Hong Kong will expand its BioNTech coronavirus vaccination programme to children as young as 12, reducing the age limit from 16, Secretary for Food and Health Sophia Chan announced on Thursday.

“After considering the opinion of the Advisory Panel and Covid-19’s risk to public health, the Secretary for Food and Health thought that the efficacy of lowering the vaccination age of BioNTech vaccine is greater than its risk,” a government statement said.

Photo: Patrick Nip, via Facebook.

“Not only can it protect adolescents from COVID-19 infection, it can also enable them to resume normal school and daily life as soon as possible.”

Hong Kong reported just one imported infection on Thursday. The city of 7.5 million has recorded 11,849 cases and 210 deaths since the beginning of the pandemic over a year ago.

A free government mass vaccination programme has received a relatively muted response, with 1,419,065 people having received at least one dose as of Wednesday. Of these, 1,047,396 people were fully vaccinated.

Vaccination hesitancy

Only one in four unvaccinated people were prepared to receive a dose in the coming six months, according to the results of a survey published by the Chinese University of Hong Kong on Thursday.

The university’s medical school conducted 1,200 phone interviews between April 23 and May 8 this year, and only around 25 per cent of unvaccinated respondents said they planned to get vaccinated in the next six months.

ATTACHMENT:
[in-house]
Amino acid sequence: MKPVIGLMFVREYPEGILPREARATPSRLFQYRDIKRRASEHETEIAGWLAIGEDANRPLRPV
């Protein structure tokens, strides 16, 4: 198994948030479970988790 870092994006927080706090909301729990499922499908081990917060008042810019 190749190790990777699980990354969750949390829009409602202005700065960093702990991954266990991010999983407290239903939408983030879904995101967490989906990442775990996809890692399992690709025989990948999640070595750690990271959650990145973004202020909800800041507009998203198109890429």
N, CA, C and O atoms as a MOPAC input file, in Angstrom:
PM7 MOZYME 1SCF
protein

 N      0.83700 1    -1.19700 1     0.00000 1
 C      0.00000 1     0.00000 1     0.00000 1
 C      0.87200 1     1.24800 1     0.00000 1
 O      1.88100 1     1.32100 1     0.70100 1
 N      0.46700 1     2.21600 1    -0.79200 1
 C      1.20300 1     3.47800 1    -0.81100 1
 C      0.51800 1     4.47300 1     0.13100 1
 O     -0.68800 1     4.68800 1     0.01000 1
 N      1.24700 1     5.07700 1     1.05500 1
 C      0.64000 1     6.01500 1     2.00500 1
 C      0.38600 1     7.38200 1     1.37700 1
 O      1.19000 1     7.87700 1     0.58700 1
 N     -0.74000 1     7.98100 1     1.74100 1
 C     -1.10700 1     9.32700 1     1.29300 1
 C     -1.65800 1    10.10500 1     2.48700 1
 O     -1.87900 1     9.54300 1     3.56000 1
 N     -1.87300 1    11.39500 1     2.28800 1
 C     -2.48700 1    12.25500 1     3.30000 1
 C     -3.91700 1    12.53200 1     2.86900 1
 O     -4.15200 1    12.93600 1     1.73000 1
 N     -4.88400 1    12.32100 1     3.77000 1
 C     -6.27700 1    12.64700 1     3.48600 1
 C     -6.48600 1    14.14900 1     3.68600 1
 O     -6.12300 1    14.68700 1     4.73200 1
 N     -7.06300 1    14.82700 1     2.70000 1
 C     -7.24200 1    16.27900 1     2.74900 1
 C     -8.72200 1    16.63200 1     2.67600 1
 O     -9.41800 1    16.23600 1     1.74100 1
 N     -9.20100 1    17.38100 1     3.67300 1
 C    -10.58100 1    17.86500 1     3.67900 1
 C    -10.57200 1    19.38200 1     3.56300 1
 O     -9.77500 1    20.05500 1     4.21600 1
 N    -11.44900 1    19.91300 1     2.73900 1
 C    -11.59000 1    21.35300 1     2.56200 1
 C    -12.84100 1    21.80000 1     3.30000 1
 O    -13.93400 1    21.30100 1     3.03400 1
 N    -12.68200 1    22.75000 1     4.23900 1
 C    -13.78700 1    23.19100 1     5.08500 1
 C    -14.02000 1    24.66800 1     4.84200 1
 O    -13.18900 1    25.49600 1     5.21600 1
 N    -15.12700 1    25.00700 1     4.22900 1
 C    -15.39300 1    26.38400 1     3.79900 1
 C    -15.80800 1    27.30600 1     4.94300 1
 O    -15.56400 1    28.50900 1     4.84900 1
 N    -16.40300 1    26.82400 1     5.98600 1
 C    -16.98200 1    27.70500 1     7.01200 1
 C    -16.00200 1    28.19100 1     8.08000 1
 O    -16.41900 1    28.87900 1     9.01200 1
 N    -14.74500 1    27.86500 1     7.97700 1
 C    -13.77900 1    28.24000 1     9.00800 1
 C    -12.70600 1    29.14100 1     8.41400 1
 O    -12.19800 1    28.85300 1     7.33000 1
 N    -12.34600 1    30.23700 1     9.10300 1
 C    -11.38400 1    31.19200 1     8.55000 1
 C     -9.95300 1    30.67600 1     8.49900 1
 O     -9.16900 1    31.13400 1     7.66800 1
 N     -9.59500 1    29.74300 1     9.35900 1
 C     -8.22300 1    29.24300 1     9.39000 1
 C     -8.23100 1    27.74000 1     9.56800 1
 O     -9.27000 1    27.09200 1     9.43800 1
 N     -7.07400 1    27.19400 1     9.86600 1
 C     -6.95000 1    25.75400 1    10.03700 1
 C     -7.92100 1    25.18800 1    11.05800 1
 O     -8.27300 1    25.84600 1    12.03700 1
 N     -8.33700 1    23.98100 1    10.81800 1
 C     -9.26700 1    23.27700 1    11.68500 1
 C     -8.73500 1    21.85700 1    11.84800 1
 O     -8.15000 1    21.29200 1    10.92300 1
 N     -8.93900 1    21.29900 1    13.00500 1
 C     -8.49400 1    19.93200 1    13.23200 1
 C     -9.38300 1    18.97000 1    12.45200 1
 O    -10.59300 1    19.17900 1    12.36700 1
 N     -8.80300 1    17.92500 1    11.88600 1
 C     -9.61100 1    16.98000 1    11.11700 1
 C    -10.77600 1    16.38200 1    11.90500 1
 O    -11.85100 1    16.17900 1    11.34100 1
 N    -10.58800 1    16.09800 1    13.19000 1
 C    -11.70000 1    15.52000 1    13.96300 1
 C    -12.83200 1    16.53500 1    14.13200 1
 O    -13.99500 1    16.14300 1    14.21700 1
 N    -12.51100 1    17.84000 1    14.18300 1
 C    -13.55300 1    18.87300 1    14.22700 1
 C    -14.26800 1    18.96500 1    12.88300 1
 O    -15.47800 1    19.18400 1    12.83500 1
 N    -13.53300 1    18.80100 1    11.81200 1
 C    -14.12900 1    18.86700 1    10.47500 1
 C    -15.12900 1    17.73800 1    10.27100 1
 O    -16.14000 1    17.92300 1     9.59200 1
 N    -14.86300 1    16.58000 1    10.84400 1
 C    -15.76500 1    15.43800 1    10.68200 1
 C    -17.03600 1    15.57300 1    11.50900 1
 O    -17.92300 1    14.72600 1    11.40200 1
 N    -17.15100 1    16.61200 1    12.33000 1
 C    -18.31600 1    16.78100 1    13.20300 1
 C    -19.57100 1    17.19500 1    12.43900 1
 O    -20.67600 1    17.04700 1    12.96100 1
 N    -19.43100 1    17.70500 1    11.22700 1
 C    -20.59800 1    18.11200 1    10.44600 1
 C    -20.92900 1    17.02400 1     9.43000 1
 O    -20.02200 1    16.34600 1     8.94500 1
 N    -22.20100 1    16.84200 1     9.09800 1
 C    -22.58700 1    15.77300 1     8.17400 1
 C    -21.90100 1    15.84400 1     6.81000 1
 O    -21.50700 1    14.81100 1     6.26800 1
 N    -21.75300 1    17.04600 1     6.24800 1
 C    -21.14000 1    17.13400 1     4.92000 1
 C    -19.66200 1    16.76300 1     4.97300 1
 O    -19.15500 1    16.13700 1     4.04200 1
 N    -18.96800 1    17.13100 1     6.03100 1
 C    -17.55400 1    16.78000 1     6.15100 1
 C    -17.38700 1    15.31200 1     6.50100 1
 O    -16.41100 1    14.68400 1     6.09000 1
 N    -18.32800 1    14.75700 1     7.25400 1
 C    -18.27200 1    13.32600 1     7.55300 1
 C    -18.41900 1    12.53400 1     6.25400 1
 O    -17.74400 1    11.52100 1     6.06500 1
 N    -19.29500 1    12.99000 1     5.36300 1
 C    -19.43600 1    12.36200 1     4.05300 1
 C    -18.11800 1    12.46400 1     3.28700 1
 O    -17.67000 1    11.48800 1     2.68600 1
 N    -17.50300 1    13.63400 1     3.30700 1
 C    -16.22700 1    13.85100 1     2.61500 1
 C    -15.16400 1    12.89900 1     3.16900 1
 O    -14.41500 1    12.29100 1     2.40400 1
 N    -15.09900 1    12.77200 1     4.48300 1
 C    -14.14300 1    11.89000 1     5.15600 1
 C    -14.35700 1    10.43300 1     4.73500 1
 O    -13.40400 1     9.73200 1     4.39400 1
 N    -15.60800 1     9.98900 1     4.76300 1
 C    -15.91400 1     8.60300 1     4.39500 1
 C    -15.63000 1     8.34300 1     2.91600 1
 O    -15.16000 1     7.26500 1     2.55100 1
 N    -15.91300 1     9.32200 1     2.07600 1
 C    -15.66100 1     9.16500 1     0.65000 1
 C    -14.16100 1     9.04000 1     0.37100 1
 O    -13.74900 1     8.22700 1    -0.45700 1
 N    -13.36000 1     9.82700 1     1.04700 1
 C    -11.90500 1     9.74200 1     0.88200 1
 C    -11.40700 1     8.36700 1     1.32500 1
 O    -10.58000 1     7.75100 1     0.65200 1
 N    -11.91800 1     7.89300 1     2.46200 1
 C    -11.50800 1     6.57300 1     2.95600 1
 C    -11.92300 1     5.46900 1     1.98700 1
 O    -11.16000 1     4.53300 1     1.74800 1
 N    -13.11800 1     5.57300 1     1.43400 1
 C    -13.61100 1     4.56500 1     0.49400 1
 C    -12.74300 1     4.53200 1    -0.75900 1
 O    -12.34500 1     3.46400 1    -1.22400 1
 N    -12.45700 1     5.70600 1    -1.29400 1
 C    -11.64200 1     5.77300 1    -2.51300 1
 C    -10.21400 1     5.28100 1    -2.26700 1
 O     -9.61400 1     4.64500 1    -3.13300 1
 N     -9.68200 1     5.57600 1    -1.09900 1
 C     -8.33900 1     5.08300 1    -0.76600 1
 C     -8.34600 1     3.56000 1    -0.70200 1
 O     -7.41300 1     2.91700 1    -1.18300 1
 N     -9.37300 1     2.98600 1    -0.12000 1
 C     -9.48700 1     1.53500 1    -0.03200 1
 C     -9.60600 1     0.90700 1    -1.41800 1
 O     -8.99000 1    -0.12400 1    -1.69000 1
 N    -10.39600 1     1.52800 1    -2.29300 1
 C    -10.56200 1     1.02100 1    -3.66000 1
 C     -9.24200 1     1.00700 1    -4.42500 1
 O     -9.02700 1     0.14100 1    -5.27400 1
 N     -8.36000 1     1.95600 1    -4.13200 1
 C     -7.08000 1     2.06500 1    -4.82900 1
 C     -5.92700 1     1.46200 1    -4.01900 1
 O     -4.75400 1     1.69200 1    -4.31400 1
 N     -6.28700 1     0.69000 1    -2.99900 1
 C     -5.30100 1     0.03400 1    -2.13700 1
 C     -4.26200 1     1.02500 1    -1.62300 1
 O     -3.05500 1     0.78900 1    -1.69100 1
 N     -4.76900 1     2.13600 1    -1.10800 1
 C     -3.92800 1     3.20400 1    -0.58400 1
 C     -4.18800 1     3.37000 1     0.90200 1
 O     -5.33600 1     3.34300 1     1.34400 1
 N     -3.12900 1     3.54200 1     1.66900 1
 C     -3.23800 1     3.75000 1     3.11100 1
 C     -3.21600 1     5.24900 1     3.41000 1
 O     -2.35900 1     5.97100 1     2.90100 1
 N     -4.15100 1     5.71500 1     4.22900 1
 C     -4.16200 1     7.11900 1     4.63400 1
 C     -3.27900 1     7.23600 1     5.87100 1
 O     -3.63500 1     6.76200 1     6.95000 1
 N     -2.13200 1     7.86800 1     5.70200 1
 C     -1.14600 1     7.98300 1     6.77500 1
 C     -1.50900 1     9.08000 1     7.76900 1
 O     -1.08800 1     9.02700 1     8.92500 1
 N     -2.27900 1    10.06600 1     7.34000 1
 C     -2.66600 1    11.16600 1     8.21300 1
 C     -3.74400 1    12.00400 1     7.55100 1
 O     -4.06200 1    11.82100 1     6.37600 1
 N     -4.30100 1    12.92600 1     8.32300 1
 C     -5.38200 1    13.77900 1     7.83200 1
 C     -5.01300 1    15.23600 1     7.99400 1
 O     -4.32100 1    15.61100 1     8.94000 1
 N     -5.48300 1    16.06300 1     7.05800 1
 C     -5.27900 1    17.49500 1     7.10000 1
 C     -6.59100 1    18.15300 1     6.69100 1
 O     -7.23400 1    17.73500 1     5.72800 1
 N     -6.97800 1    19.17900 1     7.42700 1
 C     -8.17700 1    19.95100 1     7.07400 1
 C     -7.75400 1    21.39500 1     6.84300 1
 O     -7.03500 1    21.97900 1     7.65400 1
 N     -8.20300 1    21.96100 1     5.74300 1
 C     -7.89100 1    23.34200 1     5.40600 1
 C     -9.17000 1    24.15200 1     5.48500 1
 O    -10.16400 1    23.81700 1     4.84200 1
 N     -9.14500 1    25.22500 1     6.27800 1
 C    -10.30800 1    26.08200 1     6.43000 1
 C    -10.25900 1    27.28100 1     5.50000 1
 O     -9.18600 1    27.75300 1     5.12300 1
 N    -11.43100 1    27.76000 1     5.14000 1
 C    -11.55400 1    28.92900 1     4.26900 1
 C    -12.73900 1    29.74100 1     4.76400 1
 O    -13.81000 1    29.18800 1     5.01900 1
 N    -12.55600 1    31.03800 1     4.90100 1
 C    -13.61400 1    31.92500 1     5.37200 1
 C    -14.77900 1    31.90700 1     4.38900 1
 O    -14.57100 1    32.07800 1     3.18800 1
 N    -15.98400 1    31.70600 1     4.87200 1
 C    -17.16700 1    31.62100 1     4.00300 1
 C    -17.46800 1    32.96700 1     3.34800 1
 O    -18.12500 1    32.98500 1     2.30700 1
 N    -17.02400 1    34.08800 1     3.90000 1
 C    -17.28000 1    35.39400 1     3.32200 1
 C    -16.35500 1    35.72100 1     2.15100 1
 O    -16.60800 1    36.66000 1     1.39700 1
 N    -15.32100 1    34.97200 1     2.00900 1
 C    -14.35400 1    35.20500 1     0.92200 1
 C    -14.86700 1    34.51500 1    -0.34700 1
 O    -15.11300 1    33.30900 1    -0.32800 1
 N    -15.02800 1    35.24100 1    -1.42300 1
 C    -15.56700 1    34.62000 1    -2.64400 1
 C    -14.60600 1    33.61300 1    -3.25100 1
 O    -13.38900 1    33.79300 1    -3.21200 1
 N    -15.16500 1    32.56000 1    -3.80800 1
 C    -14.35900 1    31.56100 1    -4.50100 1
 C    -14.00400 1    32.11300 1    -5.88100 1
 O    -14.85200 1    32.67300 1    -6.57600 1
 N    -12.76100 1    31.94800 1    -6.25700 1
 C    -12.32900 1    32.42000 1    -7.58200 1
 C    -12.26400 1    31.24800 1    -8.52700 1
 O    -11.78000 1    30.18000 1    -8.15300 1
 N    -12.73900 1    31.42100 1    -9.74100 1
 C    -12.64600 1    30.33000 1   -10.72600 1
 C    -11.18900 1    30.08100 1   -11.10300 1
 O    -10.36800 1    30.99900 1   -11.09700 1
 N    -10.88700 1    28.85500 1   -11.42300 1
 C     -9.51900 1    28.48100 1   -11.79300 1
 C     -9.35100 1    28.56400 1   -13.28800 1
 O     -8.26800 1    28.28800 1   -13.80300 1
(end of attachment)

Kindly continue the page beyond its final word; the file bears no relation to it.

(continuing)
(From left) Professor Martin Wong, Professor Eliza Wong, and Professor Paul Chan publishing results on vaccine hesitancy on June 3, 2021. Photo: CUHK.

Some people were hesitant because they believed the jabs could have fatal side effects even though the government has said there was no link between vaccinations and reported deaths. Respondents also said they were waiting for a better vaccine.

The CUHK team found that doctors’ recommendations were more persuasive than those of family, friends, employer or the government.

The government announced on Tuesday that the Expert Committee on Clinical Events Assessment Following COVID-19 Immunisation would only announce individual death cases of vaccinated people if they saw a potential link with the vaccination.

The move was to avoid “unnecessary misunderstandings” and protect citizens’ confidence in the vaccines, Chief Executive Carrie Lam said on Wednesday.

Microbiologist Yuen Kwok-yung. File photo: RTHK, via video screenshot.

However, the decision was slammed by some medical experts, including leading microbiologist Yuen Kwok-yung, who said that the government should publish even more data, according to Ming Pao.

“I think when the government announces death cases post vaccinations, it is most important to also announce how many people in Hong Kong still died each day even when they did not take the vaccine, such that the public will not have any illusions,” said Yuen.

Government vaccination rate

Following reports of a police officer who was mistakenly diagnosed with Covid-19 after he tried to receive a vaccination on Monday, HKFP reached out to the disciplined services to inquire about their vaccination rates.

The Customs and Excise Department, Immigration Department, Correctional Services Department, Hong Kong Police Force, Government Flying Services, Civil Aid Service, and the Fire Services Department said they had no statistics but would encourage vaccinations.

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Candice Chau

Candice is a reporter at Hong Kong Free Press. She previously worked as a researcher at a local think tank. She has a BSocSc in Politics and International Relations from the University of Manchester and a MSc in International Political Economy from London School of Economics.